Example 73.25. Configuring the location of Windows resource sources

build-resource-only-dll.gradle

sources {
    rc {
        source {
            srcDirs "src/hello/rc"
        }
        exportedHeaders {
            srcDirs "src/hello/headers"
        }
    }
}

You are able to construct a resource-only library by providing Windows Resource sources with no other language sources, and configure the linker as appropriate:

Example 73.26. Building a resource-only dll

build-resource-only-dll.gradle

model {
    components {
        helloRes(NativeLibrarySpec) {
            binaries.all {
                rcCompiler.args "/v"
                linker.args "/noentry", "/machine:x86"
            }
            sources {
                rc {
                    source {
                        srcDirs "src/hello/rc"
                    }
                    exportedHeaders {
                        srcDirs "src/hello/headers"
                    }
                }
            }
        }
    }
}

The example above also demonstrates the mechanism of passing extra command-line arguments to the resource compiler. The rcCompiler extension is of type PreprocessingTool.

73.15. Library Dependencies

Dependencies for native components are binary libraries that export header files. The header files are used during compilation, with the compiled binary dependency being used during linking and execution. Header files should be organized into subdirectories to prevent clashes of commonly named headers. For instance, if your mylib project has a logging.h header, it will make it less likely the wrong header is used if you include it as "mylib/logging.h" instead of "logging.h".

73.15.1. Dependencies within the same project

A set of sources may depend on header files provided by another binary component within the same project. A common example is a native executable component that uses functions provided by a separate native library component.

Such a library dependency can be added to a source set associated with the executable component:

Example 73.27. Providing a library dependency to the source set

build.gradle

sources {
    cpp {
        lib library: "hello"
    }
}

Alternatively, a library dependency can be provided directly to the NativeExecutableBinarySpec for the executable.

Example 73.28. Providing a library dependency to the binary

build.gradle

model {
    components {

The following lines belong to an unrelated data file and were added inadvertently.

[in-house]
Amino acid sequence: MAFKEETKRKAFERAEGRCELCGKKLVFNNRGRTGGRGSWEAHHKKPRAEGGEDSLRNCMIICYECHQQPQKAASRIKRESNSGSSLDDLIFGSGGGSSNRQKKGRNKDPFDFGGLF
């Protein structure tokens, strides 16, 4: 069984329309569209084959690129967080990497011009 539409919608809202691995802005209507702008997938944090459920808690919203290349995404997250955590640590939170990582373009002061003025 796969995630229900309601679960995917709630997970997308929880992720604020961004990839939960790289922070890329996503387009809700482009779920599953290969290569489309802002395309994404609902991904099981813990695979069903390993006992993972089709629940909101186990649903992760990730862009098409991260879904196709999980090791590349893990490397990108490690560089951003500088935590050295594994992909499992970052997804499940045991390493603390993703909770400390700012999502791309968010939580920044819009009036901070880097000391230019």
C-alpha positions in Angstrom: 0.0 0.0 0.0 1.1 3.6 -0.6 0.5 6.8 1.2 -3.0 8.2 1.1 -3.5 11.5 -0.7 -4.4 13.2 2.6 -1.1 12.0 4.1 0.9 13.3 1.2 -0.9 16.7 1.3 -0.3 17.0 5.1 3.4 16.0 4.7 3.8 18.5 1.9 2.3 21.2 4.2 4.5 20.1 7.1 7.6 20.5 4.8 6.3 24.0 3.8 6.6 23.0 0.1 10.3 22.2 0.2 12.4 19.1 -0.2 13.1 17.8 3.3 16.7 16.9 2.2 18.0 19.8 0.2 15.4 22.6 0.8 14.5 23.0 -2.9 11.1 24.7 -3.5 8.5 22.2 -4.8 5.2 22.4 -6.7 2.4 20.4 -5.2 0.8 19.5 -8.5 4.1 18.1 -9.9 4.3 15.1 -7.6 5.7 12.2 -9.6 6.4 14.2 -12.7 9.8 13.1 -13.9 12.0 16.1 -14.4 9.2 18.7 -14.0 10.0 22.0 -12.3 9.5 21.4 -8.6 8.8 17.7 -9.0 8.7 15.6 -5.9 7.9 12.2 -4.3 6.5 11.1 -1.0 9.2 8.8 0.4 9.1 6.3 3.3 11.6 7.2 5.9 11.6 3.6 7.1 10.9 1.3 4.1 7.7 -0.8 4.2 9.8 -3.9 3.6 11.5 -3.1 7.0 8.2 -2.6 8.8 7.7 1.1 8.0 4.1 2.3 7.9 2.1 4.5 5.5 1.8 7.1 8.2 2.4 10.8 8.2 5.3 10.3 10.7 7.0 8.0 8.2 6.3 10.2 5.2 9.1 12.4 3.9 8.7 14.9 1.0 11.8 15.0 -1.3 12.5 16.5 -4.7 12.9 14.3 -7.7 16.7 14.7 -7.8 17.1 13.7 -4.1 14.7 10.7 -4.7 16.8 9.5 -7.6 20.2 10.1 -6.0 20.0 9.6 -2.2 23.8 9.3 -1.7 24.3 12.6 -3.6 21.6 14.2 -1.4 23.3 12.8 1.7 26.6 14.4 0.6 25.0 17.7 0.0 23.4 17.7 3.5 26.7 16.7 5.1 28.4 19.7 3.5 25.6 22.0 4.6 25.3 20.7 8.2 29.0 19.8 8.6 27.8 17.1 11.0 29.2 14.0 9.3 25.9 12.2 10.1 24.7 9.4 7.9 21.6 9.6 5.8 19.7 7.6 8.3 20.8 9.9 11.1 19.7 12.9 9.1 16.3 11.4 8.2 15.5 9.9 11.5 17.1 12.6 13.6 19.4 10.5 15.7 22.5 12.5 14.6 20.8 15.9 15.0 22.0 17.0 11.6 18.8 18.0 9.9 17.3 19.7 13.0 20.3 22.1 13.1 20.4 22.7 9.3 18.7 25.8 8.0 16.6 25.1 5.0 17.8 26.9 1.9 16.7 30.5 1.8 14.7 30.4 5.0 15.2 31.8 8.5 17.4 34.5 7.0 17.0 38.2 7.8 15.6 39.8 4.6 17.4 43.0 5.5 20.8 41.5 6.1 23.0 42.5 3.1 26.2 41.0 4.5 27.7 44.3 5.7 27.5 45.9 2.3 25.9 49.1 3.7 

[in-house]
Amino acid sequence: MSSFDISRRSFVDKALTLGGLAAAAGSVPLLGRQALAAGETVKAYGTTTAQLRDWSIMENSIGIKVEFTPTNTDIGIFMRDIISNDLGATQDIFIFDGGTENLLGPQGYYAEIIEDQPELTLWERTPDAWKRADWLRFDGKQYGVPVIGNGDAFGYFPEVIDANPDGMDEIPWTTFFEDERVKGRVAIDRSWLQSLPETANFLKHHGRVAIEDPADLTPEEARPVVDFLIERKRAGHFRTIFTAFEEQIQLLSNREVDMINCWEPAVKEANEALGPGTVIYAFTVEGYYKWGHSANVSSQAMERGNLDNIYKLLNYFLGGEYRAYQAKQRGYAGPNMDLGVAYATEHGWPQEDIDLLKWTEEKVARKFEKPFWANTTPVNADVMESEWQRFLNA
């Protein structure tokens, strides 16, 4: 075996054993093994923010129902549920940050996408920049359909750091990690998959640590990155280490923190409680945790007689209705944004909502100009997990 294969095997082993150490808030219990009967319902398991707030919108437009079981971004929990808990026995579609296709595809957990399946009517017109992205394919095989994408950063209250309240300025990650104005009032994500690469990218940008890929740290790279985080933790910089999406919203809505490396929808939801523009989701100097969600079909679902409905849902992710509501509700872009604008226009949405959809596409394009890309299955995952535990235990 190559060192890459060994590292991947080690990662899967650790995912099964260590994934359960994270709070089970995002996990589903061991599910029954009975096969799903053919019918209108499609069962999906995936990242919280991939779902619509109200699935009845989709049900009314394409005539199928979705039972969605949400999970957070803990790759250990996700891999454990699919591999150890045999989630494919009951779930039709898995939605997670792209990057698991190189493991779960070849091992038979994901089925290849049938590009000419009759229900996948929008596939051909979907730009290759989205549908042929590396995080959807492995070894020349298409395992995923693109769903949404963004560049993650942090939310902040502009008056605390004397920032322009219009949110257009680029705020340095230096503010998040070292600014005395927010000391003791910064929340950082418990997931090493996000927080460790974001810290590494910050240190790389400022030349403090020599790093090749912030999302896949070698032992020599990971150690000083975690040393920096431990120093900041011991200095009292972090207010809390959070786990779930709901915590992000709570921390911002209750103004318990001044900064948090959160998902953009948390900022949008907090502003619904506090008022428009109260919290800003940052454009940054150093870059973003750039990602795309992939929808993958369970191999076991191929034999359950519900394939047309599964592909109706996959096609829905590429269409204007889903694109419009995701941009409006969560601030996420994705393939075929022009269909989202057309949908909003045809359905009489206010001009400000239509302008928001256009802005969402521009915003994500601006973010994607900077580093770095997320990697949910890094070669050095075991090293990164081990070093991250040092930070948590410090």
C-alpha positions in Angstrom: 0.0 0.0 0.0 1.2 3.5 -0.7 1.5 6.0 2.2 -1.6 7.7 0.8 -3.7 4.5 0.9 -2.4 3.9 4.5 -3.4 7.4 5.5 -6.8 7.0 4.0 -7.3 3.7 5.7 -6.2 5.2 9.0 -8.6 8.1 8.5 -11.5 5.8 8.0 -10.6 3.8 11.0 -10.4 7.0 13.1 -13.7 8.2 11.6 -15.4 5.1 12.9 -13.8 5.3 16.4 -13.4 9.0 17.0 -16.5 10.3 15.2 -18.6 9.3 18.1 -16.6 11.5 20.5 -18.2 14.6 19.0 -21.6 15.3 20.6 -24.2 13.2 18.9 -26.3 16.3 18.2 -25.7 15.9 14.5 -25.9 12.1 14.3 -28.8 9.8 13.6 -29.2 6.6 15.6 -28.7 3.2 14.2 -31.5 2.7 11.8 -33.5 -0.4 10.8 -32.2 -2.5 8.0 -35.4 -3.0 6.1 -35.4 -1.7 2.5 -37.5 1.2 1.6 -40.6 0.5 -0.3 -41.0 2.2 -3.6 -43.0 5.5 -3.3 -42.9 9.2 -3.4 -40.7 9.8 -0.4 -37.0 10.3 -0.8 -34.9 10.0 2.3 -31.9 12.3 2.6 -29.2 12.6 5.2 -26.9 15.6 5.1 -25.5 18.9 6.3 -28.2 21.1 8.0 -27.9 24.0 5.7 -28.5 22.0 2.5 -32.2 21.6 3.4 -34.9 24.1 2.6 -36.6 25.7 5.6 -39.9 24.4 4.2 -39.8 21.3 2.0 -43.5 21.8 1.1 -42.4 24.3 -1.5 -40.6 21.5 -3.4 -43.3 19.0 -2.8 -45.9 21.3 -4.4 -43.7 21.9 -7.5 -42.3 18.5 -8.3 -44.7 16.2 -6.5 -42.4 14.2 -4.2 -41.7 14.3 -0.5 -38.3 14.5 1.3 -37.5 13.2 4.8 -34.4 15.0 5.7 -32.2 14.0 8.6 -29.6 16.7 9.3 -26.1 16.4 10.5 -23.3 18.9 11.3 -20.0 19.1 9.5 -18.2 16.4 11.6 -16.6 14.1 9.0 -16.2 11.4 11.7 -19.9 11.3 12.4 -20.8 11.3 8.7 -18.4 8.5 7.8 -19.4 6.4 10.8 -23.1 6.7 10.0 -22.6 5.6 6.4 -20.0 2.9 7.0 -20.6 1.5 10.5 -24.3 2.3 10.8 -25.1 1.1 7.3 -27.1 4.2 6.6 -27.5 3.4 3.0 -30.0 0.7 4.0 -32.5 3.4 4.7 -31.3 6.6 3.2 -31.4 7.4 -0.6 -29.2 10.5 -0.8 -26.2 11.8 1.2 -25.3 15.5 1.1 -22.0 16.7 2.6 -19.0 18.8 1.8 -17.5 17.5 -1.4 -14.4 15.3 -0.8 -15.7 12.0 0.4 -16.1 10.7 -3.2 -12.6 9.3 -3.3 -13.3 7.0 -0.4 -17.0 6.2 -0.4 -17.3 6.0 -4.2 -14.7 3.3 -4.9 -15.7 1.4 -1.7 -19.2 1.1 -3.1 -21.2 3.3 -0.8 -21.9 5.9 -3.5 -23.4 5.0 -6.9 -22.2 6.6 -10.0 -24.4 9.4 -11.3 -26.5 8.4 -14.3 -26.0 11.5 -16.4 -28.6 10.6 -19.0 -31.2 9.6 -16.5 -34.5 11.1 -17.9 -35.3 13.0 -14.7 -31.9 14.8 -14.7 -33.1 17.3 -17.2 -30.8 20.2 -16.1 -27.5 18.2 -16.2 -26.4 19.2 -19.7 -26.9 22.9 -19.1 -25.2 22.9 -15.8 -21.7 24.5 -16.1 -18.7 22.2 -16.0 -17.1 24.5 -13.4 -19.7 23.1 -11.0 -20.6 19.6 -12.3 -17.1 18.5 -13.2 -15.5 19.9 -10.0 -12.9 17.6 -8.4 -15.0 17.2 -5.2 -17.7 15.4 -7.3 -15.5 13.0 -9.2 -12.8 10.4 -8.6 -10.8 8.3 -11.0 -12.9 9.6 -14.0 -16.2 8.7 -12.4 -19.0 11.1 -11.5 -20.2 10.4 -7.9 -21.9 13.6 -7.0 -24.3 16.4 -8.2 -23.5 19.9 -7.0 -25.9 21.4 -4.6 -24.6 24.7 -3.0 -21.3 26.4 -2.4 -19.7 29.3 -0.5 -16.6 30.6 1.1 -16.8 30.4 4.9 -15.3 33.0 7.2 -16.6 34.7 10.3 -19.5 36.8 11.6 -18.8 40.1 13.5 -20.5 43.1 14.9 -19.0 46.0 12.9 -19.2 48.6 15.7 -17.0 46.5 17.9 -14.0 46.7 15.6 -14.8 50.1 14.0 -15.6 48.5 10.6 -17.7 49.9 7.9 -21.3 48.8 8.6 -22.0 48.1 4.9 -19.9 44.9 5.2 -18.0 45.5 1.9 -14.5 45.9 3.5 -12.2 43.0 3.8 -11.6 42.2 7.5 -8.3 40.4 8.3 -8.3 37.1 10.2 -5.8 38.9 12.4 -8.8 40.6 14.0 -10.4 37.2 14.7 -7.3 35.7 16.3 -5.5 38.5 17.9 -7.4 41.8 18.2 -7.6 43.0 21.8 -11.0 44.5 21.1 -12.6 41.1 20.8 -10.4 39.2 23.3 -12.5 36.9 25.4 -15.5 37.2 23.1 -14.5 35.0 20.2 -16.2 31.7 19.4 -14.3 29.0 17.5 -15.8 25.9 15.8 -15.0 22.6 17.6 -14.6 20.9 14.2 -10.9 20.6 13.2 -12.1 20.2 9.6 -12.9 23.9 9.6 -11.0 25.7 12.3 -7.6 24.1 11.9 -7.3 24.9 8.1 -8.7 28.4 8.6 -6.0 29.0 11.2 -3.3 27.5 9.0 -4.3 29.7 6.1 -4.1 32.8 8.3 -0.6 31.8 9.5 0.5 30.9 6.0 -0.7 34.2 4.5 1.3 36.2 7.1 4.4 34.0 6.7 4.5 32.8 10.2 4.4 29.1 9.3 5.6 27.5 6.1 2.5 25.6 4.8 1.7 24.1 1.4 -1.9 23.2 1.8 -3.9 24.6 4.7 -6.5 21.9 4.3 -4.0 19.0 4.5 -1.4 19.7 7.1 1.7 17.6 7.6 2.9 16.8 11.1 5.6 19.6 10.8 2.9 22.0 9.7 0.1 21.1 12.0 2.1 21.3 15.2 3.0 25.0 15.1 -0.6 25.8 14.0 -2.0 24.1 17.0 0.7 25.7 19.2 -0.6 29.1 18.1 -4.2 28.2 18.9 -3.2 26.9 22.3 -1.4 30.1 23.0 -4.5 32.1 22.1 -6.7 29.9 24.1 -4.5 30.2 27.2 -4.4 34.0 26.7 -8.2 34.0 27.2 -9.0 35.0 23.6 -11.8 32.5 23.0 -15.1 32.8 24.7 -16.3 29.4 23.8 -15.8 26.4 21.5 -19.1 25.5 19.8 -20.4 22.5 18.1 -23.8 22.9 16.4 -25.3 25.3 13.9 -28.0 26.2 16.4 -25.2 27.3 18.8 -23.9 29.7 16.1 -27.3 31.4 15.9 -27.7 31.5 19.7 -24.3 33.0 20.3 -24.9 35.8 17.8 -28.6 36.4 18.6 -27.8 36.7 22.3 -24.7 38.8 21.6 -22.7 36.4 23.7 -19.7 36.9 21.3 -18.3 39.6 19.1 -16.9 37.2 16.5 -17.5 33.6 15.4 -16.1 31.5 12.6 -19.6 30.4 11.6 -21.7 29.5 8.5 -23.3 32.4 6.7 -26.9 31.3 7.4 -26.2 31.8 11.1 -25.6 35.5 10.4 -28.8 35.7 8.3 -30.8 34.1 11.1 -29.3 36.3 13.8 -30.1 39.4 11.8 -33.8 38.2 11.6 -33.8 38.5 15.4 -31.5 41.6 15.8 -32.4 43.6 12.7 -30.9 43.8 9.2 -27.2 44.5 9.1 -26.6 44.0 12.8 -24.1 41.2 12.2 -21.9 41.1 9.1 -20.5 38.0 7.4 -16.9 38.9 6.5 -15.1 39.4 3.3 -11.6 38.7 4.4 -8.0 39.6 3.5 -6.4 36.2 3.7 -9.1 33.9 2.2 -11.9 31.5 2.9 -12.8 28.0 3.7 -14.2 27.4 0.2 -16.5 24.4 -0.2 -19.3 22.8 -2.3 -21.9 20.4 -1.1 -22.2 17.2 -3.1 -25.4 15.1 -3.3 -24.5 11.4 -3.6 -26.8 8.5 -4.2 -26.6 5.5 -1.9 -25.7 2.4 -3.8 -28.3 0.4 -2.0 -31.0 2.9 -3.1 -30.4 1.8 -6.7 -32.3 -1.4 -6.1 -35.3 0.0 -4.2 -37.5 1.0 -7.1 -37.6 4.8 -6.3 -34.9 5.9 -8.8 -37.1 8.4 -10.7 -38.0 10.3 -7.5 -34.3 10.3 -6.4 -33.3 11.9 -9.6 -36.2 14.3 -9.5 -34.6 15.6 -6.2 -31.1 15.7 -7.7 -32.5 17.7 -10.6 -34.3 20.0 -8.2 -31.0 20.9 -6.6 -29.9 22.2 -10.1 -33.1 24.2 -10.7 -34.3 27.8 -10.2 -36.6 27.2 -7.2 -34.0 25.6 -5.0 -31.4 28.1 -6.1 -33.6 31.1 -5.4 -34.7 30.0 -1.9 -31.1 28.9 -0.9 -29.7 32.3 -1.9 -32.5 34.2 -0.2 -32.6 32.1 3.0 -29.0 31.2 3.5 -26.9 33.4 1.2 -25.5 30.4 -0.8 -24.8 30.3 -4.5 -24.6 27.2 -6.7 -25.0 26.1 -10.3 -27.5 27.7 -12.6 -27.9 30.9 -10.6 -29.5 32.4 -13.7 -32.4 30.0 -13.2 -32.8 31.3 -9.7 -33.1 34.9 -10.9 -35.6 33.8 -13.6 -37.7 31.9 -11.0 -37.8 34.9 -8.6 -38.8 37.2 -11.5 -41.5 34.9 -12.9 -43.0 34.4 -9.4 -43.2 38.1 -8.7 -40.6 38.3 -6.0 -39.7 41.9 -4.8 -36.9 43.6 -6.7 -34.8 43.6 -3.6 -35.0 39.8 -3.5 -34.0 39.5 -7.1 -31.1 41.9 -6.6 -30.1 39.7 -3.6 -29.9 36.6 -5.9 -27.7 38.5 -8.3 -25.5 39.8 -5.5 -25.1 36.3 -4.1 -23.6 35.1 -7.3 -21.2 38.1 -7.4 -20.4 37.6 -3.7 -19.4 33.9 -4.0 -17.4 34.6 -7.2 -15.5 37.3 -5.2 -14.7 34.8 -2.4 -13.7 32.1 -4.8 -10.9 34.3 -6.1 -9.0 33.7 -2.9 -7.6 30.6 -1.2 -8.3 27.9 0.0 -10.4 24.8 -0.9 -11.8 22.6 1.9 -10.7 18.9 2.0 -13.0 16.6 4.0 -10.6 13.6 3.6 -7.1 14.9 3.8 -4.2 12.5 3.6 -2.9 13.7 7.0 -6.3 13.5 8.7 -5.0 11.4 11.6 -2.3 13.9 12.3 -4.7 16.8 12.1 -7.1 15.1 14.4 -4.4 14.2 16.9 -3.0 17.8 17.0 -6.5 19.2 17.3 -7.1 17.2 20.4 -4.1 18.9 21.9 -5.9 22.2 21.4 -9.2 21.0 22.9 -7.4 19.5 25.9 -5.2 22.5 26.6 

hello(NativeLibrarySpec) {
            sources {
                c {
                    source {
                        srcDir "src/source"
                        include "**/*.c"
                    }
                    exportedHeaders {
                        srcDir "src/include"
                    }
                }
            }
        }
        main(NativeExecutableSpec) {
            sources {
                cpp {
                    source {
                        srcDir "src/source"
                        include "**/*.cpp"
                    }
                }
            }
            binaries.all {
                // Each executable binary produced uses the 'hello' static library binary
                lib library: 'hello', linkage: 'static'
            }
        }
    }
}

73.15.2. Project Dependencies

For a component produced in a different Gradle project, the notation is similar.

Example 73.29. Declaring project dependencies

build.gradle

project(":lib") {
    apply plugin: "cpp"
    model {
        components {
            main(NativeLibrarySpec)
        }

        // For any shared library binaries built with Visual C++,
        // define the DLL_EXPORT macro
        binaries {
            withType(SharedLibraryBinarySpec) {
                if (toolChain in VisualCpp) {
                    cppCompiler.define "DLL_EXPORT"
                }
            }
        }
    }
}

project(":exe") {
    apply plugin: "cpp"

    model {
        components {
            main(NativeExecutableSpec) {
                sources {
                    cpp {
                        lib project: ':lib', library: 'main'
                    }
                }
            }
        }
    }
}

73.16. Precompiled Headers

Precompiled headers are a performance optimization that reduces the cost of compiling widely used headers multiple times. This feature precompiles a header such that the compiled object file can be reused when compiling each source file rather than recompiling the header each time. This support is available for C, C++, Objective-C, and Objective-C++ builds.

To configure a precompiled header, first a header file needs to be defined that includes all of the headers that should be precompiled. It must be specified as the first included header in every source file where the precompiled header should be used. It is assumed that this header file, and any headers it contains, make use of header guards so that they can be included in an idempotent manner. If header guards are not used in a header file, it is possible the header could be compiled more than once and could potentially lead to a broken build.